"Homosexuality [is] biological disadvantageous, culturally consequential. Old and common enough to probably have an infectious origin. The low twin concordance (and neoDarwinism) makes strongly genetic explanations unlikely...

I think that not too long after we determine the etiology of homosexuality, we'll be able to prevent it, and almost all parents will."

1992 - Gregory Cochran, PhD 



J. Michael Bailey, PhD, Professor of Psychology at Northwestern University, in an Aug. 26, 2002 interview with the United Press International, stated:

"Greg Cochran has convinced me that this theory [of a gay germ] is at least tenable, which puts it way above competing theories. Most of the evolutionary speculation about homosexuality has been quite lame, even speculation by respected thinkers. The persistence of homosexuality despite the fact that gay and lesbian people clearly reproduce less often than straight people is perhaps the most striking paradox in all of human evolution."

Aug. 26, 2002 - J. Michael Bailey, PhD 



CON (no)

Dean H. Hamer, PhD, former Chief of the Section on Gene Structure and Regulation at the Laboratory of Biochemistry at the National Cancer Institute, stated in an Aug. 1999 interview for Out magazine:

"I think it's a very interesting idea. The idea that homosexuality resulted from overprotective mothers was also an interesting idea. But when it was tested, it turned out to be completely untrue. Whether [Ewald and Cochran's theory is] true or false is an experimental question and needs to be answered by observation and by experimentation, not by chitchat."

Aug. 1999 - Dean H. Hamer, PhD 



William Byne, MD, PhD, Director of the Laboratory of Neuroanatomy and Morphometrics at Mount Sinai School of Medicine, in an Aug. 1999 interview for Out magazine, stated:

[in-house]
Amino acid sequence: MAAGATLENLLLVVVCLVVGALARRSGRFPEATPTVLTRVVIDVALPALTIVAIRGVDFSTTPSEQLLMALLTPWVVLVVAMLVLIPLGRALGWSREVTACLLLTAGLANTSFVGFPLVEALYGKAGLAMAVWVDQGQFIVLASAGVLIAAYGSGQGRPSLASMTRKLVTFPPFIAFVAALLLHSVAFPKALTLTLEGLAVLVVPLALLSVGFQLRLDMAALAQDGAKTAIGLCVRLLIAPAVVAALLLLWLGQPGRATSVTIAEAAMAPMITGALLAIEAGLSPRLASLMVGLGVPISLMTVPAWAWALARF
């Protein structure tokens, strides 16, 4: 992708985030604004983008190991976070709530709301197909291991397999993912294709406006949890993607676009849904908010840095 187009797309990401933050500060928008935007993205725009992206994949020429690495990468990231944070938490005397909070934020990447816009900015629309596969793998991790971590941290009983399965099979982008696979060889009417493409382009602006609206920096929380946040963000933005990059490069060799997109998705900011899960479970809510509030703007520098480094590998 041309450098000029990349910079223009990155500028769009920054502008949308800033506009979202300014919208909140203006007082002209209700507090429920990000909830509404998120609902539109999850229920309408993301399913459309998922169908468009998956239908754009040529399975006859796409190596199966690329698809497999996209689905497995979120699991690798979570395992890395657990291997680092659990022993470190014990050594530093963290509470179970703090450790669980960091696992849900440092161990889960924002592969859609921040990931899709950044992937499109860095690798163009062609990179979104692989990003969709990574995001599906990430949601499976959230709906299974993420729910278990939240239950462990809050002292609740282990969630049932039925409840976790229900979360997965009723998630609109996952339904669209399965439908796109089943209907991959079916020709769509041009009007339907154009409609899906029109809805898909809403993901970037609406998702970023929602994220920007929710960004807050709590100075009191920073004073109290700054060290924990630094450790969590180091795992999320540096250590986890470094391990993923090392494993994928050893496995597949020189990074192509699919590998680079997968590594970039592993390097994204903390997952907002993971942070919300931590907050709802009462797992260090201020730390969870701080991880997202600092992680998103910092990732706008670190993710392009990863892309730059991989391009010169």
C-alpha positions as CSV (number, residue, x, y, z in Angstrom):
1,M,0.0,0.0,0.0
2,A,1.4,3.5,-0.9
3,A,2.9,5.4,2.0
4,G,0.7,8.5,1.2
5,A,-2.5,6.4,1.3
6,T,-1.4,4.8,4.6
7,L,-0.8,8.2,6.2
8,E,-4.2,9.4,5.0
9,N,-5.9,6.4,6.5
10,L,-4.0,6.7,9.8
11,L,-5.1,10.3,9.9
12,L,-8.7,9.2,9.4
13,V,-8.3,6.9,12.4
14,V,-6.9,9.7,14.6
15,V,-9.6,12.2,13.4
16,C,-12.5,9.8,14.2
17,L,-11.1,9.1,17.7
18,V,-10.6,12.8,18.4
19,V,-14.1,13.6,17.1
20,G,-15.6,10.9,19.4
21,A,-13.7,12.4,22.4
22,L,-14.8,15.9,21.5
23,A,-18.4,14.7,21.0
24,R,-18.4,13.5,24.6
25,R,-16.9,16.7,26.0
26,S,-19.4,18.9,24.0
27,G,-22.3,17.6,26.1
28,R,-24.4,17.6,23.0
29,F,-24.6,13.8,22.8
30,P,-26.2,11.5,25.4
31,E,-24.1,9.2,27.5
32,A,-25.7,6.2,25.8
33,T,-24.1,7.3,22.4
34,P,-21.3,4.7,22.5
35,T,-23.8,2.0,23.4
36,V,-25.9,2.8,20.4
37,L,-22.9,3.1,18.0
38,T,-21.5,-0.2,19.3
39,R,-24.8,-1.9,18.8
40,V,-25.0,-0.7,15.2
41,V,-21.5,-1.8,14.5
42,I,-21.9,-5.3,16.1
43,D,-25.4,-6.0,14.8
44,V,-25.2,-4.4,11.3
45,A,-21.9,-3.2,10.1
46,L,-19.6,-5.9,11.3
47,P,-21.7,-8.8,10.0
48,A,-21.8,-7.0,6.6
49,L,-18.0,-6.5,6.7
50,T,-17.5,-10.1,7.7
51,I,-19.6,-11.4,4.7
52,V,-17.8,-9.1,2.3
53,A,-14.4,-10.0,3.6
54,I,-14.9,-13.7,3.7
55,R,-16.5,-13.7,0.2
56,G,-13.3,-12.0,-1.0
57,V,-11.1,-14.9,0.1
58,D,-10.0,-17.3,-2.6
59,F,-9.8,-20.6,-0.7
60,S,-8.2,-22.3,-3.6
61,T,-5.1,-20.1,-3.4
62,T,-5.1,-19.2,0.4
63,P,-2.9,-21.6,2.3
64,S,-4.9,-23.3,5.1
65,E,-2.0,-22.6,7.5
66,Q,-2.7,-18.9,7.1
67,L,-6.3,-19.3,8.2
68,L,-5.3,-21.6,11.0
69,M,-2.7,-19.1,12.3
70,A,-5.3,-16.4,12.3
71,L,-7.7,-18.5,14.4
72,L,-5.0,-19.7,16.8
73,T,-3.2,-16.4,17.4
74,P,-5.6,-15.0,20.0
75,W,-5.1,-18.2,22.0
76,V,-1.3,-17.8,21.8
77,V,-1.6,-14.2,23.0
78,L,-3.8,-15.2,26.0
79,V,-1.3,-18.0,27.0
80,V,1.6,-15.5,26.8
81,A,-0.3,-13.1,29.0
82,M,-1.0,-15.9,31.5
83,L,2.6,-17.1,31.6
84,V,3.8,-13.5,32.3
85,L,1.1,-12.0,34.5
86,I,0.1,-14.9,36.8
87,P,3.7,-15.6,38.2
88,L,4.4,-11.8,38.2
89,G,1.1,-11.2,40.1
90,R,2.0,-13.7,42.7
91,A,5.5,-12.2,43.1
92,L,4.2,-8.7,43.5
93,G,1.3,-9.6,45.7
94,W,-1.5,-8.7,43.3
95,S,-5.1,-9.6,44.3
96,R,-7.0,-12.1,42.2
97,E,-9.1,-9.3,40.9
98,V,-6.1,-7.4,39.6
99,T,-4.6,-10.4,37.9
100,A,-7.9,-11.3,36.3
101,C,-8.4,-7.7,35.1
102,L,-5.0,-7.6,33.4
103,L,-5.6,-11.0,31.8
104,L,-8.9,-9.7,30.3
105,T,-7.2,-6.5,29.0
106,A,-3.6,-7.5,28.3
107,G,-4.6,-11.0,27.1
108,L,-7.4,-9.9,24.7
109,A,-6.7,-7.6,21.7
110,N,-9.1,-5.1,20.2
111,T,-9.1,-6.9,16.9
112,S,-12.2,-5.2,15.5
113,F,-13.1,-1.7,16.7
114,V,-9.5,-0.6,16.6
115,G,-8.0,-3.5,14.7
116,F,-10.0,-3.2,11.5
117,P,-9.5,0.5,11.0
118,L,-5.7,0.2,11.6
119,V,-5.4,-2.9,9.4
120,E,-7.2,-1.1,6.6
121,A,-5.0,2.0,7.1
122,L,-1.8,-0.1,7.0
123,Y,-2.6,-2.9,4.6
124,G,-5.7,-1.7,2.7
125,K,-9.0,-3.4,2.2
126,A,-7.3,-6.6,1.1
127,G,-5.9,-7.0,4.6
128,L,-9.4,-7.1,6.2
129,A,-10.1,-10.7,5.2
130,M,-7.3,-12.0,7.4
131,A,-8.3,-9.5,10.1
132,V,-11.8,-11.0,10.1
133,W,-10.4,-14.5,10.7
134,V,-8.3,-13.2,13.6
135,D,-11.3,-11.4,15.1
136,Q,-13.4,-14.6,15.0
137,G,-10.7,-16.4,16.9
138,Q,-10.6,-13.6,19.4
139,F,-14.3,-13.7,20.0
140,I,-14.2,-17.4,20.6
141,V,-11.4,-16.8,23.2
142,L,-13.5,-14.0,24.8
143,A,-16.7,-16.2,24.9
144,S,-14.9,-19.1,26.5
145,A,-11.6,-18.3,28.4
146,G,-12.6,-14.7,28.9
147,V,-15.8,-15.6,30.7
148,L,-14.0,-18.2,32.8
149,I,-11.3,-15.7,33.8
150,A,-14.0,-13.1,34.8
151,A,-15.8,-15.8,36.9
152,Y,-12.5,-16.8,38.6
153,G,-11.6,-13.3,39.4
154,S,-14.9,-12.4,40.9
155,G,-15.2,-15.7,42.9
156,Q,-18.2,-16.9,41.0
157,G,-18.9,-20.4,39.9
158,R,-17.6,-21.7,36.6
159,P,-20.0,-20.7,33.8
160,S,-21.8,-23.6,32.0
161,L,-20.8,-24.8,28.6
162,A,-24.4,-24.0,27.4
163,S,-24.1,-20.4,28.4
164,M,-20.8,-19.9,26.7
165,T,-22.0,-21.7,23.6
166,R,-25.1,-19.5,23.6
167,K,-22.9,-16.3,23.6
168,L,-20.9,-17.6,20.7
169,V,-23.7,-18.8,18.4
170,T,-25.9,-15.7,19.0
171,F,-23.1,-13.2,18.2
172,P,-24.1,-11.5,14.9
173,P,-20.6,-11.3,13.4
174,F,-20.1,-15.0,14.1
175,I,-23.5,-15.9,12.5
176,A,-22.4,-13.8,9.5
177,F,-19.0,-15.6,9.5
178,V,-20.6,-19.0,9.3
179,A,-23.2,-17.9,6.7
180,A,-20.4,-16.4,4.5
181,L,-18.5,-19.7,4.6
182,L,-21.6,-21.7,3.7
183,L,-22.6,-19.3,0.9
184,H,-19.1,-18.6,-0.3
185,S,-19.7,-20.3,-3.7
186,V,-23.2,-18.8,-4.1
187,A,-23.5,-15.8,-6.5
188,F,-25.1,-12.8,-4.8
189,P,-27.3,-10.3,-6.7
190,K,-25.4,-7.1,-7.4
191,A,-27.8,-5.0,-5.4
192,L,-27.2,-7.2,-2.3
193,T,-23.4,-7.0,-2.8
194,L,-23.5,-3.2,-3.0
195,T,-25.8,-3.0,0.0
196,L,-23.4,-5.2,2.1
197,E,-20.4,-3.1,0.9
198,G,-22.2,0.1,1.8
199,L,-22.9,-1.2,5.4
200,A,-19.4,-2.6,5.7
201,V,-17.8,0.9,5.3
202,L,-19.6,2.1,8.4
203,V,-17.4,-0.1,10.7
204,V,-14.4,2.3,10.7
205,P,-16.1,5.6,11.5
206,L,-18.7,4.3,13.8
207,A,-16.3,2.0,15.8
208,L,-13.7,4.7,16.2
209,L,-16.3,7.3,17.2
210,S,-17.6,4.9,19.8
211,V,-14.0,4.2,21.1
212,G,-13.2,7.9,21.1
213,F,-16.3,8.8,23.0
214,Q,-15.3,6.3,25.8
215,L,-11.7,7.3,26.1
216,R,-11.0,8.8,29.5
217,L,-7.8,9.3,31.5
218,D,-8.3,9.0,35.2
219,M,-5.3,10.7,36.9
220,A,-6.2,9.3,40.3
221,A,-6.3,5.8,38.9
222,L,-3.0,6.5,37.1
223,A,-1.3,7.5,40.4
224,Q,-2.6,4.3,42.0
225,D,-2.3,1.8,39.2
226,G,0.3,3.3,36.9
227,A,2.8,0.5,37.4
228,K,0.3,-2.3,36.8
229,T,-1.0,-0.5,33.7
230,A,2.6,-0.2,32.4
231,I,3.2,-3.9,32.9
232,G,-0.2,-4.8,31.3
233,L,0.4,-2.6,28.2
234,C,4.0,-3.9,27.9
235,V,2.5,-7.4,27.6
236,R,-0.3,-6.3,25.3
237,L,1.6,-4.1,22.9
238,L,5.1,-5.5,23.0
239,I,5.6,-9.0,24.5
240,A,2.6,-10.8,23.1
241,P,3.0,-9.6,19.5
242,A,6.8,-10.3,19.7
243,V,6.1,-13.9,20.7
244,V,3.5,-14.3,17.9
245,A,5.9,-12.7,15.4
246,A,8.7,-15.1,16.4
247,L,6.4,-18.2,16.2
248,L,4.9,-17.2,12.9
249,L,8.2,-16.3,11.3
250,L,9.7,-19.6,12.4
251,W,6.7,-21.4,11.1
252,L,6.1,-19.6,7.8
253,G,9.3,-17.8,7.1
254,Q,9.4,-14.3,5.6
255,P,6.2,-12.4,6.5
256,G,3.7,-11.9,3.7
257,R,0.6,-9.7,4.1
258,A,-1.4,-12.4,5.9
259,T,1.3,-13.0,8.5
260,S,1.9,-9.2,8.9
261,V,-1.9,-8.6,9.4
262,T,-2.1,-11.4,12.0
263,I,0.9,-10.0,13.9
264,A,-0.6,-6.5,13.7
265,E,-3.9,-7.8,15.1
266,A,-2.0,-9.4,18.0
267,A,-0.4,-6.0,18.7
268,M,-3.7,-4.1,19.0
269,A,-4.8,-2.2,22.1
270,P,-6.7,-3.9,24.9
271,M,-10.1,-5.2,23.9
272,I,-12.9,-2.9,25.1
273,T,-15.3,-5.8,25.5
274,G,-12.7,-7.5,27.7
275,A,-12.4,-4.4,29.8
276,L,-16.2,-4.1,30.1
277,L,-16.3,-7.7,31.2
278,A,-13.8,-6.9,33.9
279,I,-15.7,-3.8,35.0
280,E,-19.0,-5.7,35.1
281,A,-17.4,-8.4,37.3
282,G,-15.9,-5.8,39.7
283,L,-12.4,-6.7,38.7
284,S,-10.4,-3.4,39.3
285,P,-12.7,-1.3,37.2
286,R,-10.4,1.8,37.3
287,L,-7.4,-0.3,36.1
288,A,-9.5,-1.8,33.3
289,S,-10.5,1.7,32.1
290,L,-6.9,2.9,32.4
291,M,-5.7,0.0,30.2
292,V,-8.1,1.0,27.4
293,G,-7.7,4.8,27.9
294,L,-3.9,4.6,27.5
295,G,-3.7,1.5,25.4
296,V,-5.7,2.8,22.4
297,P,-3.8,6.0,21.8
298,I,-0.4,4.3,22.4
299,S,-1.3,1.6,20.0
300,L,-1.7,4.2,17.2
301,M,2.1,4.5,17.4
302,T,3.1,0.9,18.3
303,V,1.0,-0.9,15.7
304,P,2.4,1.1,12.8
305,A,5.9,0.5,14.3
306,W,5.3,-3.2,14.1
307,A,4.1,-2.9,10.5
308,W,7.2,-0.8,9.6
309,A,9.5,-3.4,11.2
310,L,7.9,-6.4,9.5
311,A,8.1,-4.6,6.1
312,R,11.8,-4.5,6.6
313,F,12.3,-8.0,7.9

"It's hard for most people to entertain the idea that homosexuality might be a natural variant of human sexual behavior. [Cochran and Ewald] are guilty of pathologizing homosexuality."

Aug. 1999 - William M. Byne, MD, PhD 



James T. Martin, MS, PhD, of the College of Osteopathic Medicine of the Pacific, wrote in a May 1999 letter to the editor in response to the article "A New Germ Theory" from the Feb. 1999 Atlantic Monthly:

"Paul Ewald and Gregory Cochran are certainly correct that fitness costs should be factored into all theories of etiology. What is apparently missing from their simplistic analysis is an understanding of adaptation. The environment in which we live now is very different from the one for which we are evolutionarily adapted, and coping with this environment produces great stresses on organ systems...

A more troubling aspect of Ewald's fitness blitzkrieg is the idea that homosexuality is a result of an infectious agent acting during development. Apparently ignored here are the contributions to evolutionary biology of W. D. Hamilton, E. O. [Edward] Wilson, and R. L. [Robert] Trivers, which provide a much better basis for understanding homosexuality, as a phenomenon of inclusive fitness."

May 1999 - James T. Martin, MS, PhD